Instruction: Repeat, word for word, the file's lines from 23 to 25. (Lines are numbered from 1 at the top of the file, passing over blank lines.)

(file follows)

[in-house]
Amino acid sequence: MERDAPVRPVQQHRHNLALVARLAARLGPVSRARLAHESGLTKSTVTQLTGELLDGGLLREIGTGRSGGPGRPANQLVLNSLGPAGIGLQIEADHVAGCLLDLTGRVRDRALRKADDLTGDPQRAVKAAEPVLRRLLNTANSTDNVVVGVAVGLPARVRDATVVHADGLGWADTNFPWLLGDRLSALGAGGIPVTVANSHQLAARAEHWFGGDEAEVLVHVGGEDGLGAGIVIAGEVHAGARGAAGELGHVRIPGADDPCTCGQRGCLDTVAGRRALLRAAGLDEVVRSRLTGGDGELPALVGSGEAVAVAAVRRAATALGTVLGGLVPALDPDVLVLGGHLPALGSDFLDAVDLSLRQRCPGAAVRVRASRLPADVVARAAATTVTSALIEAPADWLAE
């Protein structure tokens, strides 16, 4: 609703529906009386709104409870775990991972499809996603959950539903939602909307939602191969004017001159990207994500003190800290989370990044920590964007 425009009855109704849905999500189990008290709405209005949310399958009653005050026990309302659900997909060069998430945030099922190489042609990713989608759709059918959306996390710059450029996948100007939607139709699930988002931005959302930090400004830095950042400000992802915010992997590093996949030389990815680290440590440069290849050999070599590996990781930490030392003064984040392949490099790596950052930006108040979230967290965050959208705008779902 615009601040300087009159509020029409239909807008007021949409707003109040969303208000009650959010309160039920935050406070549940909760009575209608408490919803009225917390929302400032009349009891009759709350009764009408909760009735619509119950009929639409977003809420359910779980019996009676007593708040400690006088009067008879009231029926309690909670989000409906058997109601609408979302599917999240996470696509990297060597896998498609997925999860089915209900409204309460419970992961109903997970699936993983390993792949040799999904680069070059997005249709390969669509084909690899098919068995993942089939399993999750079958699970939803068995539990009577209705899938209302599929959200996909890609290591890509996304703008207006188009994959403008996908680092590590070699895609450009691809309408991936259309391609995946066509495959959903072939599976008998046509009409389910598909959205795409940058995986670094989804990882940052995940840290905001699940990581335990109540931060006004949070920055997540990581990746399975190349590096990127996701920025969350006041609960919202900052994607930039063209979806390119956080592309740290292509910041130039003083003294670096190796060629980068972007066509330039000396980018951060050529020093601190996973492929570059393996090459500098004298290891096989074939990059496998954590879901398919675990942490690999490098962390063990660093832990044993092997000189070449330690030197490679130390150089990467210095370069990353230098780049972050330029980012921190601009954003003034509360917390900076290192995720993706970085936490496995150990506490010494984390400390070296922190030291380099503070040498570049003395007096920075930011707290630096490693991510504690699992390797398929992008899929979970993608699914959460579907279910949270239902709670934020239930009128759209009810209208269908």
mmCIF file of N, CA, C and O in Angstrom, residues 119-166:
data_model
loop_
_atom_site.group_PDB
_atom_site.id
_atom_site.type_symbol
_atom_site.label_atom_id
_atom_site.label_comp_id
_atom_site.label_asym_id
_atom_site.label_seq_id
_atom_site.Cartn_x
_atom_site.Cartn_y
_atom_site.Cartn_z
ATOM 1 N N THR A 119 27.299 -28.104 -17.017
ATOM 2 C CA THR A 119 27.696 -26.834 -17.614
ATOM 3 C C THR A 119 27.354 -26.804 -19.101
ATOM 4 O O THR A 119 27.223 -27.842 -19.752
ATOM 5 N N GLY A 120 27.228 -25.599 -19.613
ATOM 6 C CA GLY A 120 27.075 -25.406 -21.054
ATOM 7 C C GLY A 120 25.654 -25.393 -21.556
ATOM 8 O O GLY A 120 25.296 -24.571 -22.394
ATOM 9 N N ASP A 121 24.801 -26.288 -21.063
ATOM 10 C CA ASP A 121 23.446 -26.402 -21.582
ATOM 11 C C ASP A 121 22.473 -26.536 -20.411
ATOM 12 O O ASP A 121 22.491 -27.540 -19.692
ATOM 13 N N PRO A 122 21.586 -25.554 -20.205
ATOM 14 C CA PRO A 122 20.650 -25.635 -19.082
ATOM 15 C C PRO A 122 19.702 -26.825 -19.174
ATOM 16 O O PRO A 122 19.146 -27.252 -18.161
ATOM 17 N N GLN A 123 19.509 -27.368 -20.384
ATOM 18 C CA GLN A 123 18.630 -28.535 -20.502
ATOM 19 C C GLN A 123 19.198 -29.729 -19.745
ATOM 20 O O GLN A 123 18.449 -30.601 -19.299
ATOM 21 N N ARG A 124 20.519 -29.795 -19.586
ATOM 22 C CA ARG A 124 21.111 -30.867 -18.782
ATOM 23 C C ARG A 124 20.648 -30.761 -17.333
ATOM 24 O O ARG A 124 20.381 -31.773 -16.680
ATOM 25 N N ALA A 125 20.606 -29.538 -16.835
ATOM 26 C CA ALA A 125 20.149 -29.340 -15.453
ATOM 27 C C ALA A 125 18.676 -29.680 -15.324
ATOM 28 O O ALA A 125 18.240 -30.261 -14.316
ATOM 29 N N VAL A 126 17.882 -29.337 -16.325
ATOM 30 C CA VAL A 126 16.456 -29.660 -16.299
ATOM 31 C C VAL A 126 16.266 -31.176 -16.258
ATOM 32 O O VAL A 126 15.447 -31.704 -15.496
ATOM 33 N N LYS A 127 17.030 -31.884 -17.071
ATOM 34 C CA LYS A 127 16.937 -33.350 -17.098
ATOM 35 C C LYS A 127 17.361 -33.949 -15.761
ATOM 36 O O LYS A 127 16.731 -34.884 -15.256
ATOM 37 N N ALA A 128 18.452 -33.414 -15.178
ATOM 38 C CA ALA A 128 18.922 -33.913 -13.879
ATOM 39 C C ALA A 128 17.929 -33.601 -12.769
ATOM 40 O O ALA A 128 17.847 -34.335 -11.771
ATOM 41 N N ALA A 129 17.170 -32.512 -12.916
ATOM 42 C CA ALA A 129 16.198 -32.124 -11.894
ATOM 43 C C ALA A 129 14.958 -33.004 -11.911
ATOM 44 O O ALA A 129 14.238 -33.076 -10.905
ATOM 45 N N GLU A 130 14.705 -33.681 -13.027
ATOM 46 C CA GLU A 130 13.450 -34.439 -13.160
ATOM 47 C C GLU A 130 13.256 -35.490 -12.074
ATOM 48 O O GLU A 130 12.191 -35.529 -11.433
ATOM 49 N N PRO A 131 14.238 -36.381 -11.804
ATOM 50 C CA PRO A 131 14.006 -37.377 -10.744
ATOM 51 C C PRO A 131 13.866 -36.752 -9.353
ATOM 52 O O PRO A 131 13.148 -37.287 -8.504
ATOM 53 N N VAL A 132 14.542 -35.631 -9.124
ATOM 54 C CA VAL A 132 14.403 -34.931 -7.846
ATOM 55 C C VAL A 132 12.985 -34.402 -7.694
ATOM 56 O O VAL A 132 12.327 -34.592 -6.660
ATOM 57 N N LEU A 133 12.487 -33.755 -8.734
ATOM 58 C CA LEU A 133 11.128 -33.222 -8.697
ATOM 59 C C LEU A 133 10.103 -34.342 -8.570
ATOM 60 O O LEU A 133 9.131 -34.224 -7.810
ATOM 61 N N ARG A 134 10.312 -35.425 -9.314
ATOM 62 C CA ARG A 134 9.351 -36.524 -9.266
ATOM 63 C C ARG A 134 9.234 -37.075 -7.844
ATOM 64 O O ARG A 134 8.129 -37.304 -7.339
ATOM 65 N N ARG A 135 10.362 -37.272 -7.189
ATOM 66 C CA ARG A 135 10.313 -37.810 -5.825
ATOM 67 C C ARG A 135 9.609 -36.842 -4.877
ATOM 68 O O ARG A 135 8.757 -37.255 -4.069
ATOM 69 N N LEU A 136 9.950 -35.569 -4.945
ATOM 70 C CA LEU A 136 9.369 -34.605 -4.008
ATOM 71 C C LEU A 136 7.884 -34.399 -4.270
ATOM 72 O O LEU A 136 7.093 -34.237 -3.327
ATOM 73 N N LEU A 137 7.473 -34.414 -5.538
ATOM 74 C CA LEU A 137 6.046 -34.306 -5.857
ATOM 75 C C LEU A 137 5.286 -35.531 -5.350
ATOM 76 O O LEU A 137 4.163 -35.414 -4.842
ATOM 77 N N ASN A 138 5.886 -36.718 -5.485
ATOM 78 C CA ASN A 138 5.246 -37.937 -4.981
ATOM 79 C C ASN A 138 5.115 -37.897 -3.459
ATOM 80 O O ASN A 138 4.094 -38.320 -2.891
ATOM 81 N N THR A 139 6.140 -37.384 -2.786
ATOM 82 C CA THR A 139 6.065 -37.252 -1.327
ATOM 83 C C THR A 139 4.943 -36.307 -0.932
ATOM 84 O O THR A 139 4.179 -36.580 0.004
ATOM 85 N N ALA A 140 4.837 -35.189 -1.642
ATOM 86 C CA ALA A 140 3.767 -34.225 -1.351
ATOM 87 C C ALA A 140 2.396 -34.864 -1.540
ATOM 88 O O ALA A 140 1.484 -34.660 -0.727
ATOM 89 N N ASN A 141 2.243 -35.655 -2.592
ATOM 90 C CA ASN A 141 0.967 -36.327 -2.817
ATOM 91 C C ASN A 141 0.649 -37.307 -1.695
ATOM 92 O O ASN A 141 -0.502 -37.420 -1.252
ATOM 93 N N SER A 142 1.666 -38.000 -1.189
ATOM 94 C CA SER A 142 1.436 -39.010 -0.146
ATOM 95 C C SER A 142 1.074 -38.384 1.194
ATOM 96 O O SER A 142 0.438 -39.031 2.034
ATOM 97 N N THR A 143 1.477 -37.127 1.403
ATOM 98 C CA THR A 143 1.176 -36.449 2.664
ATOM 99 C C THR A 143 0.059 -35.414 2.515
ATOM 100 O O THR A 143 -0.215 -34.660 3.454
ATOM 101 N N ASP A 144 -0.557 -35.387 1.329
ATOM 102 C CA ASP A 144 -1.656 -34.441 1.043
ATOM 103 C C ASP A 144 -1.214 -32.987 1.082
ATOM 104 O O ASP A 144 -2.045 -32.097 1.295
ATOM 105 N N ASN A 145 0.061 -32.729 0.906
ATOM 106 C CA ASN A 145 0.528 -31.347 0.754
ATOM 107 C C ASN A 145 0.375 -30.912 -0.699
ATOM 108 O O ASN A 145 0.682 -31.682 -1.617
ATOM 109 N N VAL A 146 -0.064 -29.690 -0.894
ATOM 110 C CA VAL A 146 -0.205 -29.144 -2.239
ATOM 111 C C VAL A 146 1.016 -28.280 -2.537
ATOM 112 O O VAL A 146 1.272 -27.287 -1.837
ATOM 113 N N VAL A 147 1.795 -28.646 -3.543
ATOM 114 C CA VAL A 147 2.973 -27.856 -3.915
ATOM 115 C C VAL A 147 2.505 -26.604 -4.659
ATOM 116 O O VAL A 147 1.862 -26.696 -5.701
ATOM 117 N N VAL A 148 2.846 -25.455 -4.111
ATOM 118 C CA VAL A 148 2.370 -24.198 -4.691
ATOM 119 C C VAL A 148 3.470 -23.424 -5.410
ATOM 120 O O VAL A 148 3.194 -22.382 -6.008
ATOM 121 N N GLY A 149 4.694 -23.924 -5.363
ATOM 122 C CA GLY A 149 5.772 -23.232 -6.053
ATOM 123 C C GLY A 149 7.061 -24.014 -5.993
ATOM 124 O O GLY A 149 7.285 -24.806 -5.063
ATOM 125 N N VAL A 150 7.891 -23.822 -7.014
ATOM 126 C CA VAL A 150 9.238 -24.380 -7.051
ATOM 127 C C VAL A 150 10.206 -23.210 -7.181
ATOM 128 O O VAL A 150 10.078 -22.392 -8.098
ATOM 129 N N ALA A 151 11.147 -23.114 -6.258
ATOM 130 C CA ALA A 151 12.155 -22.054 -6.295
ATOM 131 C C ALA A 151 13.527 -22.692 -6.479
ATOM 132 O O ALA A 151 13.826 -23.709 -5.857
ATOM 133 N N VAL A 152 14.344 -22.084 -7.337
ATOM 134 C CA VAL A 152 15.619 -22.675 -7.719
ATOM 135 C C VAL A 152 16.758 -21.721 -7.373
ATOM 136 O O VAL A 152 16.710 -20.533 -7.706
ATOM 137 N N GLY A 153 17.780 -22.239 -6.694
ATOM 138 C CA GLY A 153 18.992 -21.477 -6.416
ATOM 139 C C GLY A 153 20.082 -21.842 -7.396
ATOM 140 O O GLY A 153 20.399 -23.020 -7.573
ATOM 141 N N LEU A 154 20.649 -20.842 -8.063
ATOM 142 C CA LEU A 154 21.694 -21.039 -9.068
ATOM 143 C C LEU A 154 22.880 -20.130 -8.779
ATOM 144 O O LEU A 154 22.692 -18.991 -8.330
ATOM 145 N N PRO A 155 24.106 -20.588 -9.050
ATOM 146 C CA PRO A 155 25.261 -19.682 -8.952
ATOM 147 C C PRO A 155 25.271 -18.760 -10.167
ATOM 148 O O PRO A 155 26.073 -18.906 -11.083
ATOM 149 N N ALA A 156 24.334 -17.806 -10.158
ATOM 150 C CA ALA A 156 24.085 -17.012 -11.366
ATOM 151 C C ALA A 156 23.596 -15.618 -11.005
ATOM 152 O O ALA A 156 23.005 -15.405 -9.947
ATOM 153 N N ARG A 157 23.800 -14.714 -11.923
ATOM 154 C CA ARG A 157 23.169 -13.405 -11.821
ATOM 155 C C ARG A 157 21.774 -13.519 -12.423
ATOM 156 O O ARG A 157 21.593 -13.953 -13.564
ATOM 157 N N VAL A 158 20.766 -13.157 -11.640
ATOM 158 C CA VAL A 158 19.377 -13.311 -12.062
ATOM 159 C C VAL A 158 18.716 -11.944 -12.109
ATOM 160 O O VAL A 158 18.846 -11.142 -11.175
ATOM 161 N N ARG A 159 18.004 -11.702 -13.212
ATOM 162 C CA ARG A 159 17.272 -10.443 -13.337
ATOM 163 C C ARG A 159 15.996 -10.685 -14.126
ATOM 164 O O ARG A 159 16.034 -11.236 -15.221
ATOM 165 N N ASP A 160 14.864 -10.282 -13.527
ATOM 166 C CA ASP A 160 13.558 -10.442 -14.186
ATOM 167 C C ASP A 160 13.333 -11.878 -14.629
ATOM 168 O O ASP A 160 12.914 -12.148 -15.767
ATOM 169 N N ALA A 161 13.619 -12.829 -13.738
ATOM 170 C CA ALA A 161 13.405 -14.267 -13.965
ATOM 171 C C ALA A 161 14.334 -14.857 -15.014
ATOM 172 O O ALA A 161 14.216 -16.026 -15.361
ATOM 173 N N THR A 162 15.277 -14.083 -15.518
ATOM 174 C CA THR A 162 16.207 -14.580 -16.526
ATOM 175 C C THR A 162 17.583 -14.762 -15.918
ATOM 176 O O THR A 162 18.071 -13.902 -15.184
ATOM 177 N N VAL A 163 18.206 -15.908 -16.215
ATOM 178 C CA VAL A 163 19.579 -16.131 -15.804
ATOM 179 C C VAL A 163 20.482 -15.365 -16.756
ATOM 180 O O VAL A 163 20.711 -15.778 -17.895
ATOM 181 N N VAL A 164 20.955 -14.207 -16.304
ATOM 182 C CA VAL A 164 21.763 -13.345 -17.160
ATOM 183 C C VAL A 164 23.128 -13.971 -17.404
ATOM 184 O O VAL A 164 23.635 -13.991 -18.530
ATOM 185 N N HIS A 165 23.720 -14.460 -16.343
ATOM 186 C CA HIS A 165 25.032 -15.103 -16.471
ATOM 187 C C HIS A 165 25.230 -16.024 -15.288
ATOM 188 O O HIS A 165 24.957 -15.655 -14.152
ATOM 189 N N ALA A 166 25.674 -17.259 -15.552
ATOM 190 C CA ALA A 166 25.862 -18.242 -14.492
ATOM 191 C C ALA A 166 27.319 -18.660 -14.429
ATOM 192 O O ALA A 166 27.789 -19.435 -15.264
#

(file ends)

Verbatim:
ATOM 7 C C GLY A 120 25.654 -25.393 -21.556
ATOM 8 O O GLY A 120 25.296 -24.571 -22.394
ATOM 9 N N ASP A 121 24.801 -26.288 -21.063